CUT is a Gendex module for multi-dimensional blocking fractional factorial designs (FFDs) and response surface designs (RSDs). The CUT approach to blocking a design is to find a suitable unblocked design and allocate the n runs of this design to blocks, or rows and columns, etc. such that the objective function f is minimized. f is defined such that when the design is orthogonally blocked, f becomes 0. The algorithm which implements the CUT approach is the extension of the one appeared in Nguyen (2001). The 2015 version of CUP is modified to block definitive screening designs (DSDs) with augmented 2-level factors. In this note Wu & Hamada (2000) is abbreviated as WH and Box-Behnken designs of Box & Behken (1960) are abbreviated as BBDs.
Let's assume all Gendex class files are in the directory c:\gendex and suppose you want to divide a DSD with four 3-level factors and four 2-level factors (Jones & Nachtsheim, 2013) into three rows and three columns. This unblocked design is in the file DSD4.txt in the working directory:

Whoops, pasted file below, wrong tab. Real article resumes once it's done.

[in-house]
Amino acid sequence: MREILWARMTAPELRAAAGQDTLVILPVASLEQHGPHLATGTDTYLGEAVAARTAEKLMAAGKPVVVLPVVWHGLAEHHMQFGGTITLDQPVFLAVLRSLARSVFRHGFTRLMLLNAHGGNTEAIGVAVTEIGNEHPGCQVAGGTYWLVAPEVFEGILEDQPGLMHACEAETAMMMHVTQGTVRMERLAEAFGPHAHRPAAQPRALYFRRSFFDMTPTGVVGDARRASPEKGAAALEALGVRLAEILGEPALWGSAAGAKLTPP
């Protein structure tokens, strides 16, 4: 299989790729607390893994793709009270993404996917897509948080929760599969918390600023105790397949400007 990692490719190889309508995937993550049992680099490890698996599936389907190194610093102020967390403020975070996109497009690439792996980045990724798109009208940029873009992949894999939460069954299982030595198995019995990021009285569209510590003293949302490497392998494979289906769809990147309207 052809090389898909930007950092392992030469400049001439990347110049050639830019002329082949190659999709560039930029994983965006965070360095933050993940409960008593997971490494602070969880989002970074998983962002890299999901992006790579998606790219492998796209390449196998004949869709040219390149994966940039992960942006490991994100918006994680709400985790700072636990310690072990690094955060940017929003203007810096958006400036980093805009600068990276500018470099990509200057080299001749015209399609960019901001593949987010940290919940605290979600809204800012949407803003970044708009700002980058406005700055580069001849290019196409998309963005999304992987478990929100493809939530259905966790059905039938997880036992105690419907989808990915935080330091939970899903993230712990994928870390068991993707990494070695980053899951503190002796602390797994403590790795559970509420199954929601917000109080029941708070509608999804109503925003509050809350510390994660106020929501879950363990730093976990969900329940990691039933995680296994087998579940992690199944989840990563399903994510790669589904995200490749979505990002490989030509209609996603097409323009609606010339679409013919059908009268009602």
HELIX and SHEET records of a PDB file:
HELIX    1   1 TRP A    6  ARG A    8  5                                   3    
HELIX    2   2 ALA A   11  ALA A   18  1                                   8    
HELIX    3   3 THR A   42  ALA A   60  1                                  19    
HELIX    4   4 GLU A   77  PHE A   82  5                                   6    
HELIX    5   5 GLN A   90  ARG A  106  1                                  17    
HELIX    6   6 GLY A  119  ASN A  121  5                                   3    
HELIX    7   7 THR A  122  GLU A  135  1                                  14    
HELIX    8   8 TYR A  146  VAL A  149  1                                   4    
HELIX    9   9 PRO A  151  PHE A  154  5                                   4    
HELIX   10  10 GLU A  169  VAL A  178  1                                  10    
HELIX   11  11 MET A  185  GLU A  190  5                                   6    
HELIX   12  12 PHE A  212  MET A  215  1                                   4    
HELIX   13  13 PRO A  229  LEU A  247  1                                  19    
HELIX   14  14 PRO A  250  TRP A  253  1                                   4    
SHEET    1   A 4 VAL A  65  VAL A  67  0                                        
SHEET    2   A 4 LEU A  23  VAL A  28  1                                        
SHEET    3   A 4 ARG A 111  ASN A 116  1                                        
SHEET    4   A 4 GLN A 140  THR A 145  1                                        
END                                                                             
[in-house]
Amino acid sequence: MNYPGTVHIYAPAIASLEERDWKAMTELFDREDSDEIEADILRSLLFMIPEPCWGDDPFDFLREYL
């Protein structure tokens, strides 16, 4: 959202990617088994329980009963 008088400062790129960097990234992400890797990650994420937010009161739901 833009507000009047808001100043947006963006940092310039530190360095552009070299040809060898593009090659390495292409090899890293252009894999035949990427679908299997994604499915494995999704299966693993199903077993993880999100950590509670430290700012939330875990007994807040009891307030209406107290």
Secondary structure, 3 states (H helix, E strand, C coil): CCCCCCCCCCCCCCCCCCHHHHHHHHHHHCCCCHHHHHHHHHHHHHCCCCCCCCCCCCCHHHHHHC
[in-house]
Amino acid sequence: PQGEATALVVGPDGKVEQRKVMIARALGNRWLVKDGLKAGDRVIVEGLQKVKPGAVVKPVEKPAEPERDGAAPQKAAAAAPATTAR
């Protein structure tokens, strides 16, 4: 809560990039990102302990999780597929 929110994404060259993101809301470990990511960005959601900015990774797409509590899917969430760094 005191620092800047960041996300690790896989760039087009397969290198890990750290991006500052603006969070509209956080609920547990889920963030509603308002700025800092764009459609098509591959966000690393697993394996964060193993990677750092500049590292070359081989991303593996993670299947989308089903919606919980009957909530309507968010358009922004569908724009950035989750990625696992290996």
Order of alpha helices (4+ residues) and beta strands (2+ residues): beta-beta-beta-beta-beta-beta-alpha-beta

At the working directory, type the following command at the command prompt (case is important):
java -cp c:\gendex CUT
The CUT GUI will pop up. Enter DSD4.txt at the File text field and 2 as the number of blocking factors at 3-level. The CUT GUI will become:
Note that the default random seed is the one obtained from the system clock and the default number of tries is 1000. You can change these default values if you wish to. Now, click START, the following screen will pop up:
There are four model options: (i) Linear; (ii) Interaction; and (iii) Quadratic and (iv) Pure-quadratic. Choose Pure-quadratic, CUT will start running and stop after 1,000 tries. The plan for the constructed blocked design for the best try will then pops up in the CUT output window: